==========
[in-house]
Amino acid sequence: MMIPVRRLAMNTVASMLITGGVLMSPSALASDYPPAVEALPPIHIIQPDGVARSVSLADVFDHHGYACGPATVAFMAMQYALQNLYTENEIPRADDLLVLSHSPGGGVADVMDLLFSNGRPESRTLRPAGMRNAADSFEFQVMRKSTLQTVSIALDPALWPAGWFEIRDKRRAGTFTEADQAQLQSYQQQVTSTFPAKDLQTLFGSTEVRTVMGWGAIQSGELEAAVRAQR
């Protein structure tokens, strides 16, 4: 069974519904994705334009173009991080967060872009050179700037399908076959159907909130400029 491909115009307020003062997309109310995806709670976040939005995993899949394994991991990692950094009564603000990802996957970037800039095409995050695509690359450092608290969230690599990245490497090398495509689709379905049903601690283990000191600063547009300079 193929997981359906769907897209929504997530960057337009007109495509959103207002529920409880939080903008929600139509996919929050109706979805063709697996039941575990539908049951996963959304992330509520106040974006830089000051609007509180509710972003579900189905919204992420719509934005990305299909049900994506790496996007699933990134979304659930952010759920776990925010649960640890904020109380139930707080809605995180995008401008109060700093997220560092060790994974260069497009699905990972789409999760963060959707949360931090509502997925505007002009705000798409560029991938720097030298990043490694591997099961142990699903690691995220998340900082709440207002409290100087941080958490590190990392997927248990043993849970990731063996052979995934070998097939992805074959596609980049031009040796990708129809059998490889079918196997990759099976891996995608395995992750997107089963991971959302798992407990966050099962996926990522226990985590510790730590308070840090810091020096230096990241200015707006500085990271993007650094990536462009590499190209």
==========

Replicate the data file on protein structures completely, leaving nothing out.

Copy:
[in-house]
Amino acid sequence: MMIPVRRLAMNTVASMLITGGVLMSPSALASDYPPAVEALPPIHIIQPDGVARSVSLADVFDHHGYACGPATVAFMAMQYALQNLYTENEIPRADDLLVLSHSPGGGVADVMDLLFSNGRPESRTLRPAGMRNAADSFEFQVMRKSTLQTVSIALDPALWPAGWFEIRDKRRAGTFTEADQAQLQSYQQQVTSTFPAKDLQTLFGSTEVRTVMGWGAIQSGELEAAVRAQR
């Protein structure tokens, strides 16, 4: 069974519904994705334009173009991080967060872009050179700037399908076959159907909130400029 491909115009307020003062997309109310995806709670976040939005995993899949394994991991990692950094009564603000990802996957970037800039095409995050695509690359450092608290969230690599990245490497090398495509689709379905049903601690283990000191600063547009300079 193929997981359906769907897209929504997530960057337009007109495509959103207002529920409880939080903008929600139509996919929050109706979805063709697996039941575990539908049951996963959304992330509520106040974006830089000051609007509180509710972003579900189905919204992420719509934005990305299909049900994506790496996007699933990134979304659930952010759920776990925010649960640890904020109380139930707080809605995180995008401008109060700093997220560092060790994974260069497009699905990972789409999760963060959707949360931090509502997925505007002009705000798409560029991938720097030298990043490694591997099961142990699903690691995220998340900082709440207002409290100087941080958490590190990392997927248990043993849970990731063996052979995934070998097939992805074959596609980049031009040796990708129809059998490889079918196997990759099976891996995608395995992750997107089963991971959302798992407990966050099962996926990522226990985590510790730590308070840090810091020096230096990241200015707006500085990271993007650094990536462009590499190209």